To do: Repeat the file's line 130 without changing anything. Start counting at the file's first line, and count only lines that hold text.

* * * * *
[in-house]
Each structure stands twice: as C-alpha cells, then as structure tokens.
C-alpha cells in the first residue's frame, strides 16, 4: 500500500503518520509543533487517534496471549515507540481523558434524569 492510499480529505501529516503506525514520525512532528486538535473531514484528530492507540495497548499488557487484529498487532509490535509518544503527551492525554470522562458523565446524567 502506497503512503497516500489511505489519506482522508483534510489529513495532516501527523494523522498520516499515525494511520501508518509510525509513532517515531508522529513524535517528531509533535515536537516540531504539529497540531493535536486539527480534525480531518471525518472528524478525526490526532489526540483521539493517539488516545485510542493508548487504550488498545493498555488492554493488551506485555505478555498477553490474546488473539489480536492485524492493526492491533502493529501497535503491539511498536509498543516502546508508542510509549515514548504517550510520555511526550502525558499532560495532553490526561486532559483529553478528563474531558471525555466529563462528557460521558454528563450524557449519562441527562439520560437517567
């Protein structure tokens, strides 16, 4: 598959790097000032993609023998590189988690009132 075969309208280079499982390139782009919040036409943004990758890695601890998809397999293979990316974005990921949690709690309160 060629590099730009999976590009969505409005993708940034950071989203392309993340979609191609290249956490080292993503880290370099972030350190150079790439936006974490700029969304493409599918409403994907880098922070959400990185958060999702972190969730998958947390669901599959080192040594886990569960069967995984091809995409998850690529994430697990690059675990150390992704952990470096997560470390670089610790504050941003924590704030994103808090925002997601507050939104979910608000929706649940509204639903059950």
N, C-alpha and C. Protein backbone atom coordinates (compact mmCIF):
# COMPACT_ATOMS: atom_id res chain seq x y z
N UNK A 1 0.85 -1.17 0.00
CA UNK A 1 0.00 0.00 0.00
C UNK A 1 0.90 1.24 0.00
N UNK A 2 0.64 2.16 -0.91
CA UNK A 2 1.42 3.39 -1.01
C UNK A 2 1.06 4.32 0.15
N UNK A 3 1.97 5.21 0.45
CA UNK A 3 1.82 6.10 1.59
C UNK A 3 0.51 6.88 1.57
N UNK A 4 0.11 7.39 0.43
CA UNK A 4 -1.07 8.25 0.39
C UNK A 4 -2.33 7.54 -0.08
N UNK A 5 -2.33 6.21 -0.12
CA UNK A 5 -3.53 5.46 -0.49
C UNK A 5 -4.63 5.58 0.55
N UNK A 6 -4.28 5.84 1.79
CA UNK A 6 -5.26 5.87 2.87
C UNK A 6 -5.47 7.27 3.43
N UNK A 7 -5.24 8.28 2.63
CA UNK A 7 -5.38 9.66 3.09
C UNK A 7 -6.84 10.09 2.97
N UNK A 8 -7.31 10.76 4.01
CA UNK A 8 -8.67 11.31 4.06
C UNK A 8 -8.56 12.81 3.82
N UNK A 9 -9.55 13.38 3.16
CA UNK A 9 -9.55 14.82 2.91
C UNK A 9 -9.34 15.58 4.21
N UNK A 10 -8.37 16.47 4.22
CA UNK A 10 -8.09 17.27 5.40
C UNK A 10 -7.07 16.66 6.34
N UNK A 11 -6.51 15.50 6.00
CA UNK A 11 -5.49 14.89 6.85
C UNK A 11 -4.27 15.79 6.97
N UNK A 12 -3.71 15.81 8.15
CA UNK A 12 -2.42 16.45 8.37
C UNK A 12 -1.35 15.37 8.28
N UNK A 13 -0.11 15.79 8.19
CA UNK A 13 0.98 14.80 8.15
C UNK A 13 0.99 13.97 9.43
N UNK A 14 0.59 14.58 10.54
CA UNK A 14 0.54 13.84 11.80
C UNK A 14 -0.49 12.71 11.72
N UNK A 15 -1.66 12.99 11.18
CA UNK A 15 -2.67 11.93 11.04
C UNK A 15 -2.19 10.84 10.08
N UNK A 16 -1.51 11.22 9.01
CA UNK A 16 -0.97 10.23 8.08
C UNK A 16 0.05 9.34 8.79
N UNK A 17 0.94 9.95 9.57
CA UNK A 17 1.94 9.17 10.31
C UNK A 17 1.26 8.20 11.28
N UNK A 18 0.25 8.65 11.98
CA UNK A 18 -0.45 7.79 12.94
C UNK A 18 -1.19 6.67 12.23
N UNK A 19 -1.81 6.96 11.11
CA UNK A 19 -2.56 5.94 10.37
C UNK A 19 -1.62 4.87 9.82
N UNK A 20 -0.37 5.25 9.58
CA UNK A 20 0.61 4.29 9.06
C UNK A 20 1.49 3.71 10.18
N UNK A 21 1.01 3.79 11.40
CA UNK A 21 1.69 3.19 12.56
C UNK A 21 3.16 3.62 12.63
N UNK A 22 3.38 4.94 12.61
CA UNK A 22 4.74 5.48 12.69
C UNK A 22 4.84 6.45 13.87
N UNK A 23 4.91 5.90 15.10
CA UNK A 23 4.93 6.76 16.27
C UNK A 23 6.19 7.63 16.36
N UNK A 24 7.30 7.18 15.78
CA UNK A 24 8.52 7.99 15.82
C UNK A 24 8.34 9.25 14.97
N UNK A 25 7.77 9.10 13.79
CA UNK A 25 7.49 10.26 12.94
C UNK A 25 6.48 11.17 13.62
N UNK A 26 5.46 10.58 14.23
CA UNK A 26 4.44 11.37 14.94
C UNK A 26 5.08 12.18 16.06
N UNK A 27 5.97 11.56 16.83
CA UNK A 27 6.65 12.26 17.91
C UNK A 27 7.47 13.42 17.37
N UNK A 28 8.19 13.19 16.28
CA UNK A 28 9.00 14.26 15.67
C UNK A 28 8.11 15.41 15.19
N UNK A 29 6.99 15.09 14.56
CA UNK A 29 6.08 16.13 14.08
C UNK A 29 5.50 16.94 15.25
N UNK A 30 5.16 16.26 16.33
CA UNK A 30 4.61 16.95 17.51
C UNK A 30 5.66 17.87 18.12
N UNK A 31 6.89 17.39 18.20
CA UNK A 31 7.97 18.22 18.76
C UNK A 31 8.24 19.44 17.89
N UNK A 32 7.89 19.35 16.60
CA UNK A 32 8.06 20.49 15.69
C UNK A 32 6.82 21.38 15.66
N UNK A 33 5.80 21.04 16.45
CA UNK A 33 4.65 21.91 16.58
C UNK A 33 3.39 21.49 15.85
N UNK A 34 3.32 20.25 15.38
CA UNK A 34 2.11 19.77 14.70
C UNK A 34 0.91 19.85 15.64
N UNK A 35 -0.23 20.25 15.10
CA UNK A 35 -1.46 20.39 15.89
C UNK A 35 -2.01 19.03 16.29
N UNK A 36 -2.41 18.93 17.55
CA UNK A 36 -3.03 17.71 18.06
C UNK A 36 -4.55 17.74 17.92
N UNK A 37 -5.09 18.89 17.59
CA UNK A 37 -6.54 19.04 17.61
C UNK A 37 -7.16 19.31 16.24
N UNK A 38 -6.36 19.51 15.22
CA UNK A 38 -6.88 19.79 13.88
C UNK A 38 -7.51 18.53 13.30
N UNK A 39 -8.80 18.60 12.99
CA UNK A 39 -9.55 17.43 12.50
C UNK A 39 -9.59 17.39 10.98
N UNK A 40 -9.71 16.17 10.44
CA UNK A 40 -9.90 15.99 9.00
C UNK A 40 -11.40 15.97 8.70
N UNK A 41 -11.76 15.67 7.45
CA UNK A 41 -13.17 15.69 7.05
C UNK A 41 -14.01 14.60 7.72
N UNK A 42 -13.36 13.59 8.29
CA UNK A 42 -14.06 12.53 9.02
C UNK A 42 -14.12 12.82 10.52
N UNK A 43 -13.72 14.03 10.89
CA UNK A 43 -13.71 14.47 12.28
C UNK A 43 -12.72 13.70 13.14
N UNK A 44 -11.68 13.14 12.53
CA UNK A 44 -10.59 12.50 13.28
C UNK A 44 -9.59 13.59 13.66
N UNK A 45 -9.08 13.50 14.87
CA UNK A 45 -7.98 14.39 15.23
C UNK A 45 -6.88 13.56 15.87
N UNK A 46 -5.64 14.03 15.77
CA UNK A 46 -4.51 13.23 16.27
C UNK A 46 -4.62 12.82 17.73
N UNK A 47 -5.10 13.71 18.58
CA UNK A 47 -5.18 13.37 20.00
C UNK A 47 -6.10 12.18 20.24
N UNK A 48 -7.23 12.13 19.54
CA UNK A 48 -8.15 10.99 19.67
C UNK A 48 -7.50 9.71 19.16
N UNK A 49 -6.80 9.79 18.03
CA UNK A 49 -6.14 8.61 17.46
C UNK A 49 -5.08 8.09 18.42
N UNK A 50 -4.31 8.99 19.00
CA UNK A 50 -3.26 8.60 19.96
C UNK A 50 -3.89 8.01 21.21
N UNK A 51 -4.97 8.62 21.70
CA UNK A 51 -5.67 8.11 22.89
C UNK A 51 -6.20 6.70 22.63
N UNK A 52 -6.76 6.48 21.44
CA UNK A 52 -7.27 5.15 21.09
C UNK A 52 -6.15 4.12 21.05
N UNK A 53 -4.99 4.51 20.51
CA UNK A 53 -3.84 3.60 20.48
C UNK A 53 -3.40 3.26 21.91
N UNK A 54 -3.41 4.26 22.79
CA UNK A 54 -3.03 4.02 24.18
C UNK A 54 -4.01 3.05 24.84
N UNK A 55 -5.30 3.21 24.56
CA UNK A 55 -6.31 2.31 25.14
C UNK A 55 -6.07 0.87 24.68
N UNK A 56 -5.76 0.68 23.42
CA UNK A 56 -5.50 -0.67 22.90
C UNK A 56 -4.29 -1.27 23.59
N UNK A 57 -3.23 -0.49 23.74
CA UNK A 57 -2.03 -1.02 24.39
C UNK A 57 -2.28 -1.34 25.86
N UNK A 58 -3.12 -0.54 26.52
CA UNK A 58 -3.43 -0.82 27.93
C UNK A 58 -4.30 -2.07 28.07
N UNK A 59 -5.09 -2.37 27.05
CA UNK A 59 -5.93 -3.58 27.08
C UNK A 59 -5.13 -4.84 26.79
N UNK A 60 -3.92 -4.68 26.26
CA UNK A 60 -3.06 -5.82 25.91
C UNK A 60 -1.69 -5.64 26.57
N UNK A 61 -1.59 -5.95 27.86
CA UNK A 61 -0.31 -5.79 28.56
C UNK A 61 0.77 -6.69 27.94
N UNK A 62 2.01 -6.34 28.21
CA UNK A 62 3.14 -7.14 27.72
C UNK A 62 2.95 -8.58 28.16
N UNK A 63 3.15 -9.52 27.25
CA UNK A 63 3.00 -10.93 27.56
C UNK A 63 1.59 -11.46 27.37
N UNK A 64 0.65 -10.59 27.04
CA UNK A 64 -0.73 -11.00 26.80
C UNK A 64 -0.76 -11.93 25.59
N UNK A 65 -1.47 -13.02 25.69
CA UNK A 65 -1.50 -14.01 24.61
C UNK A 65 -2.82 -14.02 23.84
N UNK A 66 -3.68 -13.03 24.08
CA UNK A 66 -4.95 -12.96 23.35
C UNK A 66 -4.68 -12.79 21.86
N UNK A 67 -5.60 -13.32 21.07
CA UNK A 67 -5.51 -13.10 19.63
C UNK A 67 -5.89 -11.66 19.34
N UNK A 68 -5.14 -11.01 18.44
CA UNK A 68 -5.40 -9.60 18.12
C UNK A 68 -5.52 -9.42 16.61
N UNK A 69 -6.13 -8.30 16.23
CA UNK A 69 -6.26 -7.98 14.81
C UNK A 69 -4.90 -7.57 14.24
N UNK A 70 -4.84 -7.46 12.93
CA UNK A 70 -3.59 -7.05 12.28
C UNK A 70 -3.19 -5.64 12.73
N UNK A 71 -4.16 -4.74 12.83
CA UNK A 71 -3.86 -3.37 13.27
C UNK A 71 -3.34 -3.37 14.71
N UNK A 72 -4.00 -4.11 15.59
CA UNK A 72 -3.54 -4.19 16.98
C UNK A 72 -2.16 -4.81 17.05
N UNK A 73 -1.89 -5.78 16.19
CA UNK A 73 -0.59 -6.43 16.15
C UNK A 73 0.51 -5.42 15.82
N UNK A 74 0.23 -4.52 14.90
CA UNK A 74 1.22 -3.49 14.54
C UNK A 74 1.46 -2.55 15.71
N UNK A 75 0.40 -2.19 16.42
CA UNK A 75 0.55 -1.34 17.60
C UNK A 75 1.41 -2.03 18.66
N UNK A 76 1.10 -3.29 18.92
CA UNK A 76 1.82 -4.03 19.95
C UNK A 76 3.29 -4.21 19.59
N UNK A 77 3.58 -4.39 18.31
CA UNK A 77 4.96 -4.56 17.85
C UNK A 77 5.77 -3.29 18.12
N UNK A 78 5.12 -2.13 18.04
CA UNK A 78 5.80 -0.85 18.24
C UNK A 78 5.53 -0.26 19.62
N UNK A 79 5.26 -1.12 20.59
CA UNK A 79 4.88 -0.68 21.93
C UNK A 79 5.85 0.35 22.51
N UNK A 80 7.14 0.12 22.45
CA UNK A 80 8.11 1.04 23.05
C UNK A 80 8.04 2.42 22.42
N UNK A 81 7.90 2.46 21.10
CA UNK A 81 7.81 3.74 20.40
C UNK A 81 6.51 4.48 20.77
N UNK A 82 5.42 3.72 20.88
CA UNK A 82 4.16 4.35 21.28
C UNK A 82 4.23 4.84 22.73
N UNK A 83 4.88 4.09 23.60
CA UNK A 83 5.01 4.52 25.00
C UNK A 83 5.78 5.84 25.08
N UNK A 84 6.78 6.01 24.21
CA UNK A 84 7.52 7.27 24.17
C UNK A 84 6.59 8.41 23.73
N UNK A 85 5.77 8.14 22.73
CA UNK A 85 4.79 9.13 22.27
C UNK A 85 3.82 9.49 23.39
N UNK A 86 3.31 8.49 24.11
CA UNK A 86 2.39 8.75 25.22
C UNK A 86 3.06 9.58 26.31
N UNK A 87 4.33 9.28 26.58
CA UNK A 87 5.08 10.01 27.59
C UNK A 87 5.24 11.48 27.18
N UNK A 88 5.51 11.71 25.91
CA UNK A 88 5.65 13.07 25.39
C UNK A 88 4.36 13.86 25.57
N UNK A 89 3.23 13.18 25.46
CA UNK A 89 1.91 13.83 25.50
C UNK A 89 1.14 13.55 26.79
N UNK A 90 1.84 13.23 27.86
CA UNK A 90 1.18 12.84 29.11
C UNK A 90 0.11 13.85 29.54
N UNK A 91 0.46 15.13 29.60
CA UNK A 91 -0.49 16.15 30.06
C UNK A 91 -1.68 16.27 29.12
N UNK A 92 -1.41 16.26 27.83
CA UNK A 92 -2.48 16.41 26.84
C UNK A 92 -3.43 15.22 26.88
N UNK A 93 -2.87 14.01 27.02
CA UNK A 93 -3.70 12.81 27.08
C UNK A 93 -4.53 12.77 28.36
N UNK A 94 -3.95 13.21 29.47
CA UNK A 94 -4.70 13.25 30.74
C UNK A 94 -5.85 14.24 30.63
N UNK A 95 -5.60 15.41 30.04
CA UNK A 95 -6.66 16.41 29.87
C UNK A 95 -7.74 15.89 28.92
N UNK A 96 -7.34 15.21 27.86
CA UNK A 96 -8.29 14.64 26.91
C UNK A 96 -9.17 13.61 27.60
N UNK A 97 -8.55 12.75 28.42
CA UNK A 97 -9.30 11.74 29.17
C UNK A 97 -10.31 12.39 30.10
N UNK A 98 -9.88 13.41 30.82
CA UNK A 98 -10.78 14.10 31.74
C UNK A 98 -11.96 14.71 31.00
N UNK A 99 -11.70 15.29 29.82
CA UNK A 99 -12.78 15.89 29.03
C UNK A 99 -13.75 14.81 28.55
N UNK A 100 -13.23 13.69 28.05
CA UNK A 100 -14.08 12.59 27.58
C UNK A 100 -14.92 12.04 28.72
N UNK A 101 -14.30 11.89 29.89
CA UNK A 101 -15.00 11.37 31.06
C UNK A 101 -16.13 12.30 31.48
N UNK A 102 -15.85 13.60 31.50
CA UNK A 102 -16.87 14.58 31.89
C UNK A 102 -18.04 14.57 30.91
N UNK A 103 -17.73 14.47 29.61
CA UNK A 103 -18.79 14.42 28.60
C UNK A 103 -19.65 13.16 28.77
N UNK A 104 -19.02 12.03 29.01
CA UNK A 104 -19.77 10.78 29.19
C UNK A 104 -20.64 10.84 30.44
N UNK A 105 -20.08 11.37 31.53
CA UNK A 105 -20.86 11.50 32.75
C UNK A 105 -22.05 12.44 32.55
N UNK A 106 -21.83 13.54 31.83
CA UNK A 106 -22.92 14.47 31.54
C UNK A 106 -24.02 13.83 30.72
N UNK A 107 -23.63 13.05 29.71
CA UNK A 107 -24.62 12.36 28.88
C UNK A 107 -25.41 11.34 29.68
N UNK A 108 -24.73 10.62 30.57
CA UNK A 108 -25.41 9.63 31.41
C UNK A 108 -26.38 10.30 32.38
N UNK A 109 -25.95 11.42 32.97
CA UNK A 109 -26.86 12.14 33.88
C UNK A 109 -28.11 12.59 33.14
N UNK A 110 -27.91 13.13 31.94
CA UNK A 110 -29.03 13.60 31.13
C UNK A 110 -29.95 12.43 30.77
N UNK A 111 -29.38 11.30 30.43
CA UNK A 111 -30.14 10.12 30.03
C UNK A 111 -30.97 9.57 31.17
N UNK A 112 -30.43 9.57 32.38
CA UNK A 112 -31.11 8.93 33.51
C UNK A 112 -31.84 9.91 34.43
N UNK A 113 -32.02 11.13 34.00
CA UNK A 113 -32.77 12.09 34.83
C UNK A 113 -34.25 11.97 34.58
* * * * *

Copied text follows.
N UNK A 42 -13.36 13.59 8.29